Facebook uses image-matching to remove child porn
Facebook is using image-matching software PhotoDNA to try and detect child pornography online.
The software was developed two years ago by Dartmouth College and Microsoft, and is based on a database of child pornography images from the US Center for Missing and Exploited Children (NCMEC). It automatically compares uploaded images with the database, and flags any that appear to be the same.
"Traditionally if people resized a photo or edited it in any way at all, the digital blueprint or signature of that photo would be different, and it would be difficult or sometimes even even impossible to find the nearly identical images," says Brad Smith, general counsel and senior vp Microsoft legal and corporate affairs.
But PhotoDNA, say the companies, can detect these images even when they've been altered in this way.
Facebook now plans to run the software on every photo uploaded to the site, and will report offending images both to the NCMEC and the police. Dartmouth professor of computer sciences Hany Farid says it can scan an image in just four milliseconds, meaning users won't notice any delay.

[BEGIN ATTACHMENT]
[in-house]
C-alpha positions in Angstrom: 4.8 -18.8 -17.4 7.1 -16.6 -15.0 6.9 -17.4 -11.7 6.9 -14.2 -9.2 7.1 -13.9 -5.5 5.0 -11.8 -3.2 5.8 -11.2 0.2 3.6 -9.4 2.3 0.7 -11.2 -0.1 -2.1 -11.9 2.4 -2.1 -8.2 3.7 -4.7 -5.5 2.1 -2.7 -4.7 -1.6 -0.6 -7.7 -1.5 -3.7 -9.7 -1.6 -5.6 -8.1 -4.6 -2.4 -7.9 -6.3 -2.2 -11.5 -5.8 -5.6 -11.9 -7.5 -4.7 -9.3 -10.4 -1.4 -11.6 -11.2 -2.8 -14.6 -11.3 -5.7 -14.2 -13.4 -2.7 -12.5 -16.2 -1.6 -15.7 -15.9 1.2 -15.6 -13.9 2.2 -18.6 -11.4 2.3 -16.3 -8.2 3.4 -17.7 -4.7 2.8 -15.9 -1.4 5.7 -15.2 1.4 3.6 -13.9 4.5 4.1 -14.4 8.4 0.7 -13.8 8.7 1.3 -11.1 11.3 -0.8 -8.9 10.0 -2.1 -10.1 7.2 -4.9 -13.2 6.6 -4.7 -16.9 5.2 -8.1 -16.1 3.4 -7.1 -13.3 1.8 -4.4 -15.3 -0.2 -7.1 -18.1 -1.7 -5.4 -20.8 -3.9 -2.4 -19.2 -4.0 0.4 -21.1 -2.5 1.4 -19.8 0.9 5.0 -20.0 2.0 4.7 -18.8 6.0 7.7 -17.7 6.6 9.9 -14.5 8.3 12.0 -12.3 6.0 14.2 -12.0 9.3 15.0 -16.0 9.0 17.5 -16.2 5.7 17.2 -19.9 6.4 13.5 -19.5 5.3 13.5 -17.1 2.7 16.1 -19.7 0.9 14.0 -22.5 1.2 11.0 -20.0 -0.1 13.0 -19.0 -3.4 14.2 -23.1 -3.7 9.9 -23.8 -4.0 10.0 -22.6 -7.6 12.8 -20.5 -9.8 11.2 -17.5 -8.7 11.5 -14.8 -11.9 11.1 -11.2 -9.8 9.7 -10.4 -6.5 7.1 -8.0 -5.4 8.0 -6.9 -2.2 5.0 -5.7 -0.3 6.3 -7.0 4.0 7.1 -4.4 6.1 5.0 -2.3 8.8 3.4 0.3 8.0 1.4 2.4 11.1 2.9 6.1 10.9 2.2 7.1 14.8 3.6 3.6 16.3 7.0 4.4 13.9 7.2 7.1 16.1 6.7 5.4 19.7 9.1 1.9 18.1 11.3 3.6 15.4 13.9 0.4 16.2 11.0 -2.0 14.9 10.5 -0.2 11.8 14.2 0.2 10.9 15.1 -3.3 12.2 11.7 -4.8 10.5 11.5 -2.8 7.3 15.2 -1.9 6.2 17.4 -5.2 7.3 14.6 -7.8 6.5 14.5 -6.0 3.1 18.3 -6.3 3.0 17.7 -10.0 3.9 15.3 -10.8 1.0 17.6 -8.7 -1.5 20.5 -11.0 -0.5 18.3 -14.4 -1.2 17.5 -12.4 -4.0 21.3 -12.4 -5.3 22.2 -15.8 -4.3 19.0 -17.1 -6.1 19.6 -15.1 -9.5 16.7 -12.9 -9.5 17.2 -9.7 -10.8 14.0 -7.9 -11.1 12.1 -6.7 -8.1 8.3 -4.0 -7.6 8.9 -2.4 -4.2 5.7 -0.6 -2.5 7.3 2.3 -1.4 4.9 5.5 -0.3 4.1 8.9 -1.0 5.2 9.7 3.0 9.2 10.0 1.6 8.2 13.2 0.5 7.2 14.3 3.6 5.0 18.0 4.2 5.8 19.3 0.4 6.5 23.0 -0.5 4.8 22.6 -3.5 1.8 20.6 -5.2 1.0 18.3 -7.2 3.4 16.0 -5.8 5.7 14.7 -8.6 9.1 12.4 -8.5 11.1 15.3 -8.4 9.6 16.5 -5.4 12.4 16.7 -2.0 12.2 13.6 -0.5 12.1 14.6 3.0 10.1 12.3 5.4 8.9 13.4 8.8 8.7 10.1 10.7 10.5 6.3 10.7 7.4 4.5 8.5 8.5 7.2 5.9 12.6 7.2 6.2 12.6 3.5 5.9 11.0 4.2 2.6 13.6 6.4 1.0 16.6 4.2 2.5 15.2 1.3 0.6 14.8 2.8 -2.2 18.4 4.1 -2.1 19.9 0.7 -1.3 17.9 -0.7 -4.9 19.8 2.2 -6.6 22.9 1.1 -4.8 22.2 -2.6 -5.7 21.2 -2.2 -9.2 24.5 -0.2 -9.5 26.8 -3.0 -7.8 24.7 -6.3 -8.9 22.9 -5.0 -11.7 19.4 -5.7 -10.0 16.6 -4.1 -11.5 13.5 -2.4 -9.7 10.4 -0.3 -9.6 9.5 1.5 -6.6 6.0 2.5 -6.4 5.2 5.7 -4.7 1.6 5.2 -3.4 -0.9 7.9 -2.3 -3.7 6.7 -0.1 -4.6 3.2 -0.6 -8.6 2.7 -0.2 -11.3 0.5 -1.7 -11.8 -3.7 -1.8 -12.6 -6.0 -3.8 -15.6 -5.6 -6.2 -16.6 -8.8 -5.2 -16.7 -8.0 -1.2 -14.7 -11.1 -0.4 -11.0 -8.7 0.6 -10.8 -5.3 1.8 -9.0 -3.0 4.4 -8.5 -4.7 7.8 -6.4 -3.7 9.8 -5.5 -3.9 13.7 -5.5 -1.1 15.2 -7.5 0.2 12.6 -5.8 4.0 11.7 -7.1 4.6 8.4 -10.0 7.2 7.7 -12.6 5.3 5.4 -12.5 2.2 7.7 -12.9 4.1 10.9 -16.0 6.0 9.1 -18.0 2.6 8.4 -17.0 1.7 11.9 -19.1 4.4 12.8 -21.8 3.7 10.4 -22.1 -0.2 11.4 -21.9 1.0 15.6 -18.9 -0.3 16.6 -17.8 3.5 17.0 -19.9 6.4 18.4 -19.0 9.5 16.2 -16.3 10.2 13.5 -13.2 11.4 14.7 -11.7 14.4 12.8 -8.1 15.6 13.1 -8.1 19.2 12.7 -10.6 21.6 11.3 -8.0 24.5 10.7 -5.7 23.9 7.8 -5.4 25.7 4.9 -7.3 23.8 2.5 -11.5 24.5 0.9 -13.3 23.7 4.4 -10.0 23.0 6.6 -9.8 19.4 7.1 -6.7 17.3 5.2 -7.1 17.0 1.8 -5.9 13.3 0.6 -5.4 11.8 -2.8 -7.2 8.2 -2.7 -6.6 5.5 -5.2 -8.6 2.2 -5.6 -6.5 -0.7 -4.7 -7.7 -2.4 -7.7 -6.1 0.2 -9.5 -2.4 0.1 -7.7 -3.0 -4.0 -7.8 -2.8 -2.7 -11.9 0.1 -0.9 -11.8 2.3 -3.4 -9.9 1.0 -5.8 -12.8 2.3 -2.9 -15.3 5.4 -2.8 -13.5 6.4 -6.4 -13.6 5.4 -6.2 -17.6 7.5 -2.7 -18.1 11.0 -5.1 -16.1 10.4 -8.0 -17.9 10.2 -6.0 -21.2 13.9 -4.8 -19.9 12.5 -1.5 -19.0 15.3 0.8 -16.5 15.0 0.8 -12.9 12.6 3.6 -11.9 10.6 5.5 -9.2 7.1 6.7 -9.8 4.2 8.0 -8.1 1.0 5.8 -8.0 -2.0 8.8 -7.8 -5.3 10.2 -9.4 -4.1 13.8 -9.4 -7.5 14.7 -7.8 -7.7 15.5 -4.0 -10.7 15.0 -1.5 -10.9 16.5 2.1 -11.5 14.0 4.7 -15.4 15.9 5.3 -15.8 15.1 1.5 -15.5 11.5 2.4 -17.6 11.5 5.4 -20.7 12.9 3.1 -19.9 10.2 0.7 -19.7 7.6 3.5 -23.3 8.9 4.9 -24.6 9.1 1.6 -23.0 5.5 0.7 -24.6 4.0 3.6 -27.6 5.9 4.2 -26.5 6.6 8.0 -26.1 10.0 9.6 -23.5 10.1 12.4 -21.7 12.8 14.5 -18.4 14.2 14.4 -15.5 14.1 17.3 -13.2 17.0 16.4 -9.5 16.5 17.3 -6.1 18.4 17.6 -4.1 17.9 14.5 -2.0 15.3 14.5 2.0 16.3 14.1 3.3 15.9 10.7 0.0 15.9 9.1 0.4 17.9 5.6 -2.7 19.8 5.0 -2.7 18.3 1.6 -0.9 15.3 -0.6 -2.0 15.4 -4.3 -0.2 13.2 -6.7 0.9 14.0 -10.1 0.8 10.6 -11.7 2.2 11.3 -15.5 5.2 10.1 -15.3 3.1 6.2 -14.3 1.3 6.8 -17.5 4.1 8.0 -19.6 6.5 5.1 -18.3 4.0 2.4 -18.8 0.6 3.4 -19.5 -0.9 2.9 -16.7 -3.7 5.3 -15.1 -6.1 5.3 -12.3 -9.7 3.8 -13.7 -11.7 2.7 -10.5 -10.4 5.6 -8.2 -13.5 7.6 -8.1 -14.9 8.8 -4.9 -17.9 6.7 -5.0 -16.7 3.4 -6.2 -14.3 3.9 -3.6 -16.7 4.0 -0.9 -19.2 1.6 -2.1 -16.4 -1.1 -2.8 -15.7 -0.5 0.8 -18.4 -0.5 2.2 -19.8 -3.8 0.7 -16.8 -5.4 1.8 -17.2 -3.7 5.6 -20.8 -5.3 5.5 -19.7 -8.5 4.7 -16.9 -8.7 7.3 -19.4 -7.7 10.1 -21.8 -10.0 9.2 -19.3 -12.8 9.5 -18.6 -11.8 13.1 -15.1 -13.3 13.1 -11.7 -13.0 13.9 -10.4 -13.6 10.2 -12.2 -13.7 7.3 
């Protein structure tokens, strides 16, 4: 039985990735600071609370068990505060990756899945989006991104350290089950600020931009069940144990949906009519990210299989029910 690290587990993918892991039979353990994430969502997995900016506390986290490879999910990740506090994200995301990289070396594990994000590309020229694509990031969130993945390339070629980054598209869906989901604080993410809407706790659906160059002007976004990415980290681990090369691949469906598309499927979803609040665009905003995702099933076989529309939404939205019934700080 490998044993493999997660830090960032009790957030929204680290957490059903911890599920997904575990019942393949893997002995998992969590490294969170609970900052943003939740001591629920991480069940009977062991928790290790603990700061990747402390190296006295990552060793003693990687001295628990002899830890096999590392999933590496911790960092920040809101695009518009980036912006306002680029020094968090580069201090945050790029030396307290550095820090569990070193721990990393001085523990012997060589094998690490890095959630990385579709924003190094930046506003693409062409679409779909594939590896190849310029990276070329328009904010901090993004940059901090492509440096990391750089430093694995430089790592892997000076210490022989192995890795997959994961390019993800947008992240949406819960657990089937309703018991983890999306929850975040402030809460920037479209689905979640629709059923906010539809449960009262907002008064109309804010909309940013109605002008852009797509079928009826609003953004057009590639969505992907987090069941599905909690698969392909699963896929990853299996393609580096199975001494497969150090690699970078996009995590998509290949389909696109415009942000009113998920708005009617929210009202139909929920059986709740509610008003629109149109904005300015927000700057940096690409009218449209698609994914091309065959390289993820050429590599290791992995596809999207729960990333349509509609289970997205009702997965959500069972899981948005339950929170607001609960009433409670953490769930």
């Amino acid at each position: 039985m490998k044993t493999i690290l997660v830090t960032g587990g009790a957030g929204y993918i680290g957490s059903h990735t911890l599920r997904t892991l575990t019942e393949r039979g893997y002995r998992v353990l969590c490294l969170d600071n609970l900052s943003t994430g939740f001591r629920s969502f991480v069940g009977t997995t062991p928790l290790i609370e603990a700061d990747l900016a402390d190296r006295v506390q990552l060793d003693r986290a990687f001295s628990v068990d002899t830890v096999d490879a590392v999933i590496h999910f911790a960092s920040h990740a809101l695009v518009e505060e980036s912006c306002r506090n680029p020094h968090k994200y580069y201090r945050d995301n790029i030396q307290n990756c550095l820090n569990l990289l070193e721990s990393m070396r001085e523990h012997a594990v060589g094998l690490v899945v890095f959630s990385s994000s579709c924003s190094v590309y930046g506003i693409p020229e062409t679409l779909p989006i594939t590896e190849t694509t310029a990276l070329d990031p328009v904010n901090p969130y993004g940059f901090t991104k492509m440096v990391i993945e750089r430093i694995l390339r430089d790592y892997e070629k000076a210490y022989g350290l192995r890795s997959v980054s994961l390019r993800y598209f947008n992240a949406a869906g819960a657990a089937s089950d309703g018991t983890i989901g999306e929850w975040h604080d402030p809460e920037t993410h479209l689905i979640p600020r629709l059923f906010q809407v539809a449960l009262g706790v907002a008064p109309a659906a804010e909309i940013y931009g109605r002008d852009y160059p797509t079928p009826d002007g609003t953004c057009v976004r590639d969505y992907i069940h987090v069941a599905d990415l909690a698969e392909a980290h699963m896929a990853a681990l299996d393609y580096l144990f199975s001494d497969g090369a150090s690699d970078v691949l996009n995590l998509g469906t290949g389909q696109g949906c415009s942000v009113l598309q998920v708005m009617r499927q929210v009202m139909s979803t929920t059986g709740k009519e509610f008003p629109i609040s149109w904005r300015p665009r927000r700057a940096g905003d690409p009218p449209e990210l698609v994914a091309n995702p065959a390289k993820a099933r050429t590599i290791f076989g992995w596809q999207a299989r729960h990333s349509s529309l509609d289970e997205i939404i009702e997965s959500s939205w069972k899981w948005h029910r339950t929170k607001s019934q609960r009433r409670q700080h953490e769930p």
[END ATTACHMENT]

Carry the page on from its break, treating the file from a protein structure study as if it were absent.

He says that in tests it was able to detect 99.7 percent of matches, and has a false positive rate of between one in two billion and one in ten billion.
"The child pornography problem worldwide - and particularly in the United States - has absolutely exploded with the advent of the internet," says Ernie Allen, president and CEO of the NCMEC. "Twenty years ago we thought this problem was virtually gone."
He said that beta tests of the software in New Zealand had already led to arrests. Microsoft has also successfully used the technology to remove 1,000 images from its SkyDrive cloud storage service since February.